Sarah-Eve Pelletier's first year as Canada's sport integrity commissioner showed her that her reach doesn't extend far enough.
Federally funded sports bodies are among the 86 organizations now under the umbrella of the Office of the Sport Integrity Commissioner (OSIC), which was established in June 2022 to administrate the Universal Code of Conduct to Prevent and Address Maltreatment in Sport.
OSIC is designed to be one remedy to the country's safe sport crisis. Athletes have testified before parliamentary committees in recent months about the sexual, emotional and physical abuse they've experienced pursuing their sport at the highest level, and their fears of repercussions if they reported it.
The federal government's 2022 budget provided $16 million to fund Pelletier's office over its first three years of operations.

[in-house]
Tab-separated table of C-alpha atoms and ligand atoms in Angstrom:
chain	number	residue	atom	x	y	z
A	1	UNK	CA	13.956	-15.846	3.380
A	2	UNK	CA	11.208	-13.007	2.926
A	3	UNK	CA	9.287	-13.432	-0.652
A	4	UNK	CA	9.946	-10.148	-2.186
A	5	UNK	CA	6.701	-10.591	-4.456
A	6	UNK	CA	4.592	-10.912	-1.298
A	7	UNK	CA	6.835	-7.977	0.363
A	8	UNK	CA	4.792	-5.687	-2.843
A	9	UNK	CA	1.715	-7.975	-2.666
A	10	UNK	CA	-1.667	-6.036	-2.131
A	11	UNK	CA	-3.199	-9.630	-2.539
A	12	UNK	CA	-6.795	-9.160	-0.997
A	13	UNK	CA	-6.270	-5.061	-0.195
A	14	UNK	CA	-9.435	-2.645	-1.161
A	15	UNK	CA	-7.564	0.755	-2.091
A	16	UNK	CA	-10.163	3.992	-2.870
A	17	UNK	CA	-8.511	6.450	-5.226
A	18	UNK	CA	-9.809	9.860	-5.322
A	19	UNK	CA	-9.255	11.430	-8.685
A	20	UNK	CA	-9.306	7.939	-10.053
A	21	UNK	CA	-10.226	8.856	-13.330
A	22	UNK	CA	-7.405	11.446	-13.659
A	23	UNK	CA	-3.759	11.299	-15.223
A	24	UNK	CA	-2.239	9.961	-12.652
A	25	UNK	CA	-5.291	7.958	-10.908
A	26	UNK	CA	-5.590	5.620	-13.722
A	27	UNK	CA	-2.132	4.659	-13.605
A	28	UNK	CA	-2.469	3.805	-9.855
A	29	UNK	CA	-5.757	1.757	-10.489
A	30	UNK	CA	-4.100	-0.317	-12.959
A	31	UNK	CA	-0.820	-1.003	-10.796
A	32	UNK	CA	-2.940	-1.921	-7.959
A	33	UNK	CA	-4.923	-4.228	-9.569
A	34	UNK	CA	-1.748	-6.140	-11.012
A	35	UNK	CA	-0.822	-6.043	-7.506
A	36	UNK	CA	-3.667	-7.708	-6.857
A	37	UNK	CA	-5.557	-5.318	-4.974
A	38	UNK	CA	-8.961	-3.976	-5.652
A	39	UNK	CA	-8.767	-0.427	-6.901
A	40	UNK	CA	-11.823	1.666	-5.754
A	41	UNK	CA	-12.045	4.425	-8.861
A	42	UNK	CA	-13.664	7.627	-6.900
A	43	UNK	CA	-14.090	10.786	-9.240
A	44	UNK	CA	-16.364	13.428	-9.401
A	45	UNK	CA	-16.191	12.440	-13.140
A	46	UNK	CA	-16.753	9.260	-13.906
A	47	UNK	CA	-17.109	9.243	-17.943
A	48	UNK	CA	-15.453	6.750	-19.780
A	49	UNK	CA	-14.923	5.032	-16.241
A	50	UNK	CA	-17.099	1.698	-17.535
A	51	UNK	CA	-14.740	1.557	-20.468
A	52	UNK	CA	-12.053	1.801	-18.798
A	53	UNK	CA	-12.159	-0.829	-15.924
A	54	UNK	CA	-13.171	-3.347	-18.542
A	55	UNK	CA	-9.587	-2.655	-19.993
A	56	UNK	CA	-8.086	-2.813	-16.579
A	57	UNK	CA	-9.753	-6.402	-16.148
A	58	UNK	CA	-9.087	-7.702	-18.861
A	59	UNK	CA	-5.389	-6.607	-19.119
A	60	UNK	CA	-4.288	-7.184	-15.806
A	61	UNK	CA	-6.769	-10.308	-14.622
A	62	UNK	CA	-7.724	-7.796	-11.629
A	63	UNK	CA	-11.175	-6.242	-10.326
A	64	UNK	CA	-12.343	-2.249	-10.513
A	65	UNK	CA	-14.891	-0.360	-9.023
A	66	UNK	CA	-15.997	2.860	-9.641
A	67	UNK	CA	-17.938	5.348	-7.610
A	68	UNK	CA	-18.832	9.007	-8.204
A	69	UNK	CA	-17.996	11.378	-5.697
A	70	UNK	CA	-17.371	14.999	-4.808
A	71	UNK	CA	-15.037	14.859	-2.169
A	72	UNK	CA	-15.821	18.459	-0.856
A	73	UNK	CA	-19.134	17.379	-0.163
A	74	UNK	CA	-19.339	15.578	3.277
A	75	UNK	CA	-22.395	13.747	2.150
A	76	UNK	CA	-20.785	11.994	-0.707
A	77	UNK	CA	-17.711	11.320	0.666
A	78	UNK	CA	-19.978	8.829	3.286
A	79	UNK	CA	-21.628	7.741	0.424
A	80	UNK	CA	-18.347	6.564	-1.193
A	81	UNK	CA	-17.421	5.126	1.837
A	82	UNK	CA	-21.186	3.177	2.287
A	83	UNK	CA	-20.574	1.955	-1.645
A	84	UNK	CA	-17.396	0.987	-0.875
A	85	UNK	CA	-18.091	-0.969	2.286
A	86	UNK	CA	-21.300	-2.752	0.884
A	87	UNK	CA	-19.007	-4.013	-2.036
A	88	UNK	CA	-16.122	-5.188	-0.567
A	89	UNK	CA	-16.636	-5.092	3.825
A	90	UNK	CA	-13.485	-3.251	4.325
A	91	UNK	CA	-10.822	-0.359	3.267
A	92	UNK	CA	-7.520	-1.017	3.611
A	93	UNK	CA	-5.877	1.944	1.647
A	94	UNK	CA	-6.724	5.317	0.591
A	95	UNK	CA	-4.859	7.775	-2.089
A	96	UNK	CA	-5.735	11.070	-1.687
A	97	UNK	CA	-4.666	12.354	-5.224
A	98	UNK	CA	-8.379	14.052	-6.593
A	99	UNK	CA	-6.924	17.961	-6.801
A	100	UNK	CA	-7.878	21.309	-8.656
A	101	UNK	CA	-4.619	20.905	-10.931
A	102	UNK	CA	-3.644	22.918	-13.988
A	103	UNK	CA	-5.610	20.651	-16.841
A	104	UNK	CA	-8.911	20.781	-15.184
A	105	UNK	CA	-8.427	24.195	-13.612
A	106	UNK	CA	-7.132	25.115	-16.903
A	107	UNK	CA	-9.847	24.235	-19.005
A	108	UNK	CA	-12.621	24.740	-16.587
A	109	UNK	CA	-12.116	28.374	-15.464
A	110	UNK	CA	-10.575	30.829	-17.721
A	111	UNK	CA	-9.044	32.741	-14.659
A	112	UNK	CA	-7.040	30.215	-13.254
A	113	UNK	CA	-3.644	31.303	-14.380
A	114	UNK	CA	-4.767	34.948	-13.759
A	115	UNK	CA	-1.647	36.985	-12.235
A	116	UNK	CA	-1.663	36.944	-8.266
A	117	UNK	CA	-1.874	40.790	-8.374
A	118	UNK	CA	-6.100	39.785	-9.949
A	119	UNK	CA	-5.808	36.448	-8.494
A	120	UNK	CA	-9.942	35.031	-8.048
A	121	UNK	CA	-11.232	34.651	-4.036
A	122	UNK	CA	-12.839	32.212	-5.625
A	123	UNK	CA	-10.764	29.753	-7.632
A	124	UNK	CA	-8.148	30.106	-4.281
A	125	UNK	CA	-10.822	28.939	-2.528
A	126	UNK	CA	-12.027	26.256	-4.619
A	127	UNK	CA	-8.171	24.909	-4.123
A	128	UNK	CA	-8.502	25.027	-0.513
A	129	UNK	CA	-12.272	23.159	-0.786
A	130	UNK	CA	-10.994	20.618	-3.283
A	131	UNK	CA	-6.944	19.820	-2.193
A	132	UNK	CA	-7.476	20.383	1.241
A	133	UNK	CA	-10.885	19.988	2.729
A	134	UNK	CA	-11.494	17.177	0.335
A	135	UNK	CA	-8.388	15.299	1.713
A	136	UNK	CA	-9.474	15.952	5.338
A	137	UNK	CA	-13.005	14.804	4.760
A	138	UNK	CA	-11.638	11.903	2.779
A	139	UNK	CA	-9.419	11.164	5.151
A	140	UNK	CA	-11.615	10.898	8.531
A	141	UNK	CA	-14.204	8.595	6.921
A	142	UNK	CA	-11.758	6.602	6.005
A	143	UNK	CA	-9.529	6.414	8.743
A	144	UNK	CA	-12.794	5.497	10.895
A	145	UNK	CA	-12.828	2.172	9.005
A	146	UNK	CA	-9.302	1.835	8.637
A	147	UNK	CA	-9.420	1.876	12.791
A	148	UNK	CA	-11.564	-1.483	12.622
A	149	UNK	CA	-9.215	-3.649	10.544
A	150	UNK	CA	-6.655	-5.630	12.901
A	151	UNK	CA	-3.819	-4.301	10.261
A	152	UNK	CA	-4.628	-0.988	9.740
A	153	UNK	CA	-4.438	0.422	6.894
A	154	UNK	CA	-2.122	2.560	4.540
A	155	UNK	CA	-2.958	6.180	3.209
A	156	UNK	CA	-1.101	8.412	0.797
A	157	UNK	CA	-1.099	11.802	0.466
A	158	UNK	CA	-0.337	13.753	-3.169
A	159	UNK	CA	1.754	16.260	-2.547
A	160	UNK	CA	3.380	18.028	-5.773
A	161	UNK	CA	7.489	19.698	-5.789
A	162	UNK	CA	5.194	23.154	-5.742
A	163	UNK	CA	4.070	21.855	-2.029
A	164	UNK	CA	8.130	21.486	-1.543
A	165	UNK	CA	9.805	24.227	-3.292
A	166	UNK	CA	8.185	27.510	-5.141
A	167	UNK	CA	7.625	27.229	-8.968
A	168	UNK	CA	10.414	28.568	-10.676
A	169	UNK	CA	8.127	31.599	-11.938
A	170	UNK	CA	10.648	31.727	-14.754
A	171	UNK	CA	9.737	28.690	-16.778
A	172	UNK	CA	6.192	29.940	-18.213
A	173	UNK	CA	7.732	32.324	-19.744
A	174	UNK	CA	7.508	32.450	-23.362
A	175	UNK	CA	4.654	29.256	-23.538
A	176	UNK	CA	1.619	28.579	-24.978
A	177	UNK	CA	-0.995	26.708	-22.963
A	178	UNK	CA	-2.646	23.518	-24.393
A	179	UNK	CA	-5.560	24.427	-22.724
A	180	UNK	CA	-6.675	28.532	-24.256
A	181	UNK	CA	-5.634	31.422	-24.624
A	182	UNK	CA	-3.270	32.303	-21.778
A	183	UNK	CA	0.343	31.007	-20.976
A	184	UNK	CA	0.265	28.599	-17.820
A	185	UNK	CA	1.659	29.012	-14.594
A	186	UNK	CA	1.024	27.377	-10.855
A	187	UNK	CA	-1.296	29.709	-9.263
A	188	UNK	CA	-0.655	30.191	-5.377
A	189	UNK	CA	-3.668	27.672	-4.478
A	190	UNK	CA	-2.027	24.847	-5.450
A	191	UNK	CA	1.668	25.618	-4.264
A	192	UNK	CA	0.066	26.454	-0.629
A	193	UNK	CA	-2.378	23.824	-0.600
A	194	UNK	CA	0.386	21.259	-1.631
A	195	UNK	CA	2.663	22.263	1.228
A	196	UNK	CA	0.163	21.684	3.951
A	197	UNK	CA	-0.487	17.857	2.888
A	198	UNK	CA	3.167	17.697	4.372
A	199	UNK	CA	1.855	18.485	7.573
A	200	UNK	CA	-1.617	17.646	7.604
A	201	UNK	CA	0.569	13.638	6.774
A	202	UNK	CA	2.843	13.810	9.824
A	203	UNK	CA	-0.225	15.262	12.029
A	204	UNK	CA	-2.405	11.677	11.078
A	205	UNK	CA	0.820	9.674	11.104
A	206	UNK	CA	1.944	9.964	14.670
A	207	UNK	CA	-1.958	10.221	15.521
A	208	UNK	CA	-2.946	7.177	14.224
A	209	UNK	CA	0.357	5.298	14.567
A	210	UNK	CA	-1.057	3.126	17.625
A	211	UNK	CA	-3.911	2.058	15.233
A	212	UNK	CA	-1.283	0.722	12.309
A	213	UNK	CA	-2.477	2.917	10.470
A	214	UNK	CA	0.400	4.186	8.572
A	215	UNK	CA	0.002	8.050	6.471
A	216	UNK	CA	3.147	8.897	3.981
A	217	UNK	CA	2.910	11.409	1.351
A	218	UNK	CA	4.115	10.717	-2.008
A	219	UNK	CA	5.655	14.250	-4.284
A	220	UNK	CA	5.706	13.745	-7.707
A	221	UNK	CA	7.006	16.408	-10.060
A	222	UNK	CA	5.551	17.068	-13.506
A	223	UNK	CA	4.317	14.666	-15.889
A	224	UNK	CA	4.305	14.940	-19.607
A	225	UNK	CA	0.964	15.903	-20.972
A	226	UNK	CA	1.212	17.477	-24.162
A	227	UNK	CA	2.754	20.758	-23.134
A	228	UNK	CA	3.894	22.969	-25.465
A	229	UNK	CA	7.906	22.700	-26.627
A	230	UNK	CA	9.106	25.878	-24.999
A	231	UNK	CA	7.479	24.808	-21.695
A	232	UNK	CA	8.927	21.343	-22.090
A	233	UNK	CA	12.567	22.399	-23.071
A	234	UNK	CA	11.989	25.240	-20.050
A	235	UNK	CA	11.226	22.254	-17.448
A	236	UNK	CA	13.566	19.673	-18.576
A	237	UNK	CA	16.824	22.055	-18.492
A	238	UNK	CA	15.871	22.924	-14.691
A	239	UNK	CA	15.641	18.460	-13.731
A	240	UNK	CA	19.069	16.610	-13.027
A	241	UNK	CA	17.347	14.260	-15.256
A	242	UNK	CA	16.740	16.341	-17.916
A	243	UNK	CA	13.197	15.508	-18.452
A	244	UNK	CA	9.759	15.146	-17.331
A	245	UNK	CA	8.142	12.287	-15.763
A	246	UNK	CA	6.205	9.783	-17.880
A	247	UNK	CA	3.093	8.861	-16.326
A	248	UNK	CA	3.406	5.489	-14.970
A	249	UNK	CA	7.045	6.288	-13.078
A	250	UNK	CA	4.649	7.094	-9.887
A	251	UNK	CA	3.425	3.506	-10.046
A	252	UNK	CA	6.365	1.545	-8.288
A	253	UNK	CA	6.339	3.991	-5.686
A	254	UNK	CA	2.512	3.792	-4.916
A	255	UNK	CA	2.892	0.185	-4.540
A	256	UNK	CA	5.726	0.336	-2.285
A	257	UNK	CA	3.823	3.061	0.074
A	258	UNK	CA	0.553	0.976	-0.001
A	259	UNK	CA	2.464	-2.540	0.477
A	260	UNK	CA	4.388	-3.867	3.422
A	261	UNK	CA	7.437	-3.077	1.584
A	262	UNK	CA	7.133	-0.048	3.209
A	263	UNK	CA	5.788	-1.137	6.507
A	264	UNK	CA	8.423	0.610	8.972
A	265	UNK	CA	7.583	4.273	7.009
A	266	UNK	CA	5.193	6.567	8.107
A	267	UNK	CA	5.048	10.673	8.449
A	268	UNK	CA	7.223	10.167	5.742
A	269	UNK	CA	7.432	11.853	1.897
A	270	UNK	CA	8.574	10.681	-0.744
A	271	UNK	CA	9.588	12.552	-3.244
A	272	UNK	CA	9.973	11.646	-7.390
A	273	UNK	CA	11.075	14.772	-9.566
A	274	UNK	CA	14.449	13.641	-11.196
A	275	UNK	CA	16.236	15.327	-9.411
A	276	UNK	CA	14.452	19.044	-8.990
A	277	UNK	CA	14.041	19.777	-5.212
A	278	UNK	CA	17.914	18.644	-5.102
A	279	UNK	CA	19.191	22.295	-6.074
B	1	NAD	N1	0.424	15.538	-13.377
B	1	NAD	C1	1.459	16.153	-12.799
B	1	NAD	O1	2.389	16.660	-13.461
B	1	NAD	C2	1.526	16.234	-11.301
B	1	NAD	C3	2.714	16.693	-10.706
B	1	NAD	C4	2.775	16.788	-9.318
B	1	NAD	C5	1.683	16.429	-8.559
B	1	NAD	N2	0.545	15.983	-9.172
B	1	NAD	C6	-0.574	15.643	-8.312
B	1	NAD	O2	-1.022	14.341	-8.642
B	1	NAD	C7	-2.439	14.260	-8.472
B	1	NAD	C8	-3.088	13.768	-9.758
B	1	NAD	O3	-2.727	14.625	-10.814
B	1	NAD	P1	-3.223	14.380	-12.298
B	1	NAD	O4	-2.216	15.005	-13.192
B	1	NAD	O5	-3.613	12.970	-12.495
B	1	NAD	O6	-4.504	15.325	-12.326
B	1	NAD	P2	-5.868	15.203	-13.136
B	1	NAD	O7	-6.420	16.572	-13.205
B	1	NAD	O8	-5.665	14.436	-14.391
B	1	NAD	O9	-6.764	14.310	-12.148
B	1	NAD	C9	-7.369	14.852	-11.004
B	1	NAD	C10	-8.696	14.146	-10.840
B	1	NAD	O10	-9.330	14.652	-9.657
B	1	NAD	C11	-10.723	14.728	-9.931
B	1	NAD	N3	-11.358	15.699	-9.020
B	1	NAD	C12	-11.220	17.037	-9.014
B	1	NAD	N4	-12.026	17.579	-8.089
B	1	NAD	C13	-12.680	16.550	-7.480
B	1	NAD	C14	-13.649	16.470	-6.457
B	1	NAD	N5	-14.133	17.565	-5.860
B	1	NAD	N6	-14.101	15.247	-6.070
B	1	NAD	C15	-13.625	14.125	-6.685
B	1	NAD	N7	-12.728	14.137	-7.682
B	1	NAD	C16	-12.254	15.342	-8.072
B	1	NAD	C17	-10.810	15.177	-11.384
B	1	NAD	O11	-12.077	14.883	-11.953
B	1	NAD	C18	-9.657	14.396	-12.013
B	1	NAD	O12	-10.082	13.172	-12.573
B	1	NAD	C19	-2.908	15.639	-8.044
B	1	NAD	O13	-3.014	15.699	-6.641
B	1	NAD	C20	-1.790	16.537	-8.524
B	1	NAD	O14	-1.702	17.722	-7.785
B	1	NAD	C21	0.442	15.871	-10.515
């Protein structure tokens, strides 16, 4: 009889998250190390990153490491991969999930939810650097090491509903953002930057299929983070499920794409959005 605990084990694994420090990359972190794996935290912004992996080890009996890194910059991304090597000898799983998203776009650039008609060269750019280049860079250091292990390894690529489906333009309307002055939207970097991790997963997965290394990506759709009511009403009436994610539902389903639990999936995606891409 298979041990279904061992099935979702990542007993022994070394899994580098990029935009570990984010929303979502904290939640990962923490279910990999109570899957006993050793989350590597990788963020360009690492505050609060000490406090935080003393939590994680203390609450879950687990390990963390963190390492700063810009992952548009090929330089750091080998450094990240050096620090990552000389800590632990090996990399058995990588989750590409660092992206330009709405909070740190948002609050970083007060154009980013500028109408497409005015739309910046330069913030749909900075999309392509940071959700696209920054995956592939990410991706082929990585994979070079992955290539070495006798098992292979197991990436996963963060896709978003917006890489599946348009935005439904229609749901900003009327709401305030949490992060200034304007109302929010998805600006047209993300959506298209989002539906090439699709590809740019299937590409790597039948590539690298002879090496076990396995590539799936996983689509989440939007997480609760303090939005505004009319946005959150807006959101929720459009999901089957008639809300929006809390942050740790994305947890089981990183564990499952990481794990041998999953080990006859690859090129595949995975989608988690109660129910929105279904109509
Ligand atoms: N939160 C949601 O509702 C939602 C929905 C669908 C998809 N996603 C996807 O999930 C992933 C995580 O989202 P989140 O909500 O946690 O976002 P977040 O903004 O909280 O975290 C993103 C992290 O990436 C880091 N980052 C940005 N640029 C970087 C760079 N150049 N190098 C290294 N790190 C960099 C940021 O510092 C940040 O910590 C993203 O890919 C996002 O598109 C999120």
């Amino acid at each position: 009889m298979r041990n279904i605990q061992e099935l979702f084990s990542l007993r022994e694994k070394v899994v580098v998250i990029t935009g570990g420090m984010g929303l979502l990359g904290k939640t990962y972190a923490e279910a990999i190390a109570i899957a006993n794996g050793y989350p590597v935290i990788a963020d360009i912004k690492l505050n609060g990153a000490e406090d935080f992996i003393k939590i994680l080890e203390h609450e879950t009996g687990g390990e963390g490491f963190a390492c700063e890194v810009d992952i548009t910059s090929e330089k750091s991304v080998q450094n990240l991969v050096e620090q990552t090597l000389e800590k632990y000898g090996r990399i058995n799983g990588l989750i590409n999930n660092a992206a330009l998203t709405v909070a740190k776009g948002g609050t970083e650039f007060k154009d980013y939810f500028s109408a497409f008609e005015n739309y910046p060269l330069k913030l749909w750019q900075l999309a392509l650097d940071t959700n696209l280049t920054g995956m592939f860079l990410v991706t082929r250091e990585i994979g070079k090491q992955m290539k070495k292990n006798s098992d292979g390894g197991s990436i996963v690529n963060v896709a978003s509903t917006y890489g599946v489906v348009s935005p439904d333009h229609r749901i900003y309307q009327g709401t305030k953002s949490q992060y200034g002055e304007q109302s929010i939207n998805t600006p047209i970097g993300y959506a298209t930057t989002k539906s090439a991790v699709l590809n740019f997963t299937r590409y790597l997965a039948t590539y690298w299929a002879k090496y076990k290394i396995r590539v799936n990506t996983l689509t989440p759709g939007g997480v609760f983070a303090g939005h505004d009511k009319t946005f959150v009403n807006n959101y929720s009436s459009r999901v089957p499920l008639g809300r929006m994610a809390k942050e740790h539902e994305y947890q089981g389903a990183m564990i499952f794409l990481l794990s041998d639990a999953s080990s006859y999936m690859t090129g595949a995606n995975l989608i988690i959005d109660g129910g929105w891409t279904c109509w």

Once signed with OSIC, the sport and the people in it are bound by UCCMS, which covers grooming, neglect, physical, sexual and psychological abuse, as well as retaliation, failure to report maltreatment, false allegations and misuse of power.
National sport organizations were ordered to sign on to OSIC's Abuse-Free Sport program by April 1, lest they lose federal funding. But provincial and territorial, university, college, high school and club sports were under no such deadline.
Of the 193 reports and complaints OSIC received in its first year, 66 were under its jurisdiction for a 34 per cent intake rate.
OSIC received 97 reports and complaints in the fourth quarter of its first year, which almost doubled the number from the first three quarters.